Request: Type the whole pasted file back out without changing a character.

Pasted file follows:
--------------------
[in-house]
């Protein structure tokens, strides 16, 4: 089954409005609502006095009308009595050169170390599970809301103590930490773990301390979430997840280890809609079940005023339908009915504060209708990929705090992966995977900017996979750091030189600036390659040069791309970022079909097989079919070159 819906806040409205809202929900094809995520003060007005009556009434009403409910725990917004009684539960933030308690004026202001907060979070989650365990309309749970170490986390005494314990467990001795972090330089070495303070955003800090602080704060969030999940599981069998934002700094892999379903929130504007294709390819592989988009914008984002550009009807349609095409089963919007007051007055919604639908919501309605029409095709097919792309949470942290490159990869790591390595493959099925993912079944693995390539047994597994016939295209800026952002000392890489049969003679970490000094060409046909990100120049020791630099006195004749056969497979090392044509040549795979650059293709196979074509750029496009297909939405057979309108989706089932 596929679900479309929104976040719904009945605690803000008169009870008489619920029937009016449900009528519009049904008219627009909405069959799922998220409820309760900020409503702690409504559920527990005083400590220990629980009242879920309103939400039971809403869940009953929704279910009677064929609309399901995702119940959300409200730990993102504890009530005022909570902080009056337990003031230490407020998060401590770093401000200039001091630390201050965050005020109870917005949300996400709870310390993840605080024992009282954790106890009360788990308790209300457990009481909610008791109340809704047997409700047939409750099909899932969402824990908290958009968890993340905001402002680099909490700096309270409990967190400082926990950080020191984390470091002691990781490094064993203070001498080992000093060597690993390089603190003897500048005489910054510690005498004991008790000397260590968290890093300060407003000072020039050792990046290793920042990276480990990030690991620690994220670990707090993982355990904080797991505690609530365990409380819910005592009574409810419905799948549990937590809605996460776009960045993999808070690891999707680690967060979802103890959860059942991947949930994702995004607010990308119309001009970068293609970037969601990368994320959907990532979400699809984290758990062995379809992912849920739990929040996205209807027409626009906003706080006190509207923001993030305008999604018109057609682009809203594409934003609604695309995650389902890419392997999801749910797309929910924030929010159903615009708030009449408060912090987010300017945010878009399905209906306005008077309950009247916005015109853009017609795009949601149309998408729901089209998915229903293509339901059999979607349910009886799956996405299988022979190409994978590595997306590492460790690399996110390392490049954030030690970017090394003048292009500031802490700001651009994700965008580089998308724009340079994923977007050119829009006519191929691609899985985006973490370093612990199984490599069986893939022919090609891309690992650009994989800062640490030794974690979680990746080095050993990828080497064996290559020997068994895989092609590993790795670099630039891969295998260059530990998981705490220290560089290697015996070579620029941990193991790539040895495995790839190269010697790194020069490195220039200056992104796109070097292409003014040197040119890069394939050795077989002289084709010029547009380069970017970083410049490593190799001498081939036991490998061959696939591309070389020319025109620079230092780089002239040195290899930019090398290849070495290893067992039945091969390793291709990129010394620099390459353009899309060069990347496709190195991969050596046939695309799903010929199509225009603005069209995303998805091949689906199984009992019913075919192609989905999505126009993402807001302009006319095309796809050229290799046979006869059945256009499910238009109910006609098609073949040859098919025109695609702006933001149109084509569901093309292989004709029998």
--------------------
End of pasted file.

[in-house]
């Protein structure tokens, strides 16, 4: 089954409005609502006095009308009595050169170390599970809301103590930490773990301390979430997840280890809609079940005023339908009915504060209708990929705090992966995977900017996979750091030189600036390659040069791309970022079909097989079919070159 819906806040409205809202929900094809995520003060007005009556009434009403409910725990917004009684539960933030308690004026202001907060979070989650365990309309749970170490986390005494314990467990001795972090330089070495303070955003800090602080704060969030999940599981069998934002700094892999379903929130504007294709390819592989988009914008984002550009009807349609095409089963919007007051007055919604639908919501309605029409095709097919792309949470942290490159990869790591390595493959099925993912079944693995390539047994597994016939295209800026952002000392890489049969003679970490000094060409046909990100120049020791630099006195004749056969497979090392044509040549795979650059293709196979074509750029496009297909939405057979309108989706089932 596929679900479309929104976040719904009945605690803000008169009870008489619920029937009016449900009528519009049904008219627009909405069959799922998220409820309760900020409503702690409504559920527990005083400590220990629980009242879920309103939400039971809403869940009953929704279910009677064929609309399901995702119940959300409200730990993102504890009530005022909570902080009056337990003031230490407020998060401590770093401000200039001091630390201050965050005020109870917005949300996400709870310390993840605080024992009282954790106890009360788990308790209300457990009481909610008791109340809704047997409700047939409750099909899932969402824990908290958009968890993340905001402002680099909490700096309270409990967190400082926990950080020191984390470091002691990781490094064993203070001498080992000093060597690993390089603190003897500048005489910054510690005498004991008790000397260590968290890093300060407003000072020039050792990046290793920042990276480990990030690991620690994220670990707090993982355990904080797991505690609530365990409380819910005592009574409810419905799948549990937590809605996460776009960045993999808070690891999707680690967060979802103890959860059942991947949930994702995004607010990308119309001009970068293609970037969601990368994320959907990532979400699809984290758990062995379809992912849920739990929040996205209807027409626009906003706080006190509207923001993030305008999604018109057609682009809203594409934003609604695309995650389902890419392997999801749910797309929910924030929010159903615009708030009449408060912090987010300017945010878009399905209906306005008077309950009247916005015109853009017609795009949601149309998408729901089209998915229903293509339901059999979607349910009886799956996405299988022979190409994978590595997306590492460790690399996110390392490049954030030690970017090394003048292009500031802490700001651009994700965008580089998308724009340079994923977007050119829009006519191929691609899985985006973490370093612990199984490599069986893939022919090609891309690992650009994989800062640490030794974690979680990746080095050993990828080497064996290559020997068994895989092609590993790795670099630039891969295998260059530990998981705490220290560089290697015996070579620029941990193991790539040895495995790839190269010697790194020069490195220039200056992104796109070097292409003014040197040119890069394939050795077989002289084709010029547009380069970017970083410049490593190799001498081939036991490998061959696939591309070389020319025109620079230092780089002239040195290899930019090398290849070495290893067992039945091969390793291709990129010394620099390459353009899309060069990347496709190195991969050596046939695309799903010929199509225009603005069209995303998805091949689906199984009992019913075919192609989905999505126009993402807001302009006319095309796809050229290799046979006869059945256009499910238009109910006609098609073949040859098919025109695609702006933001149109084509569901093309292989004709029998």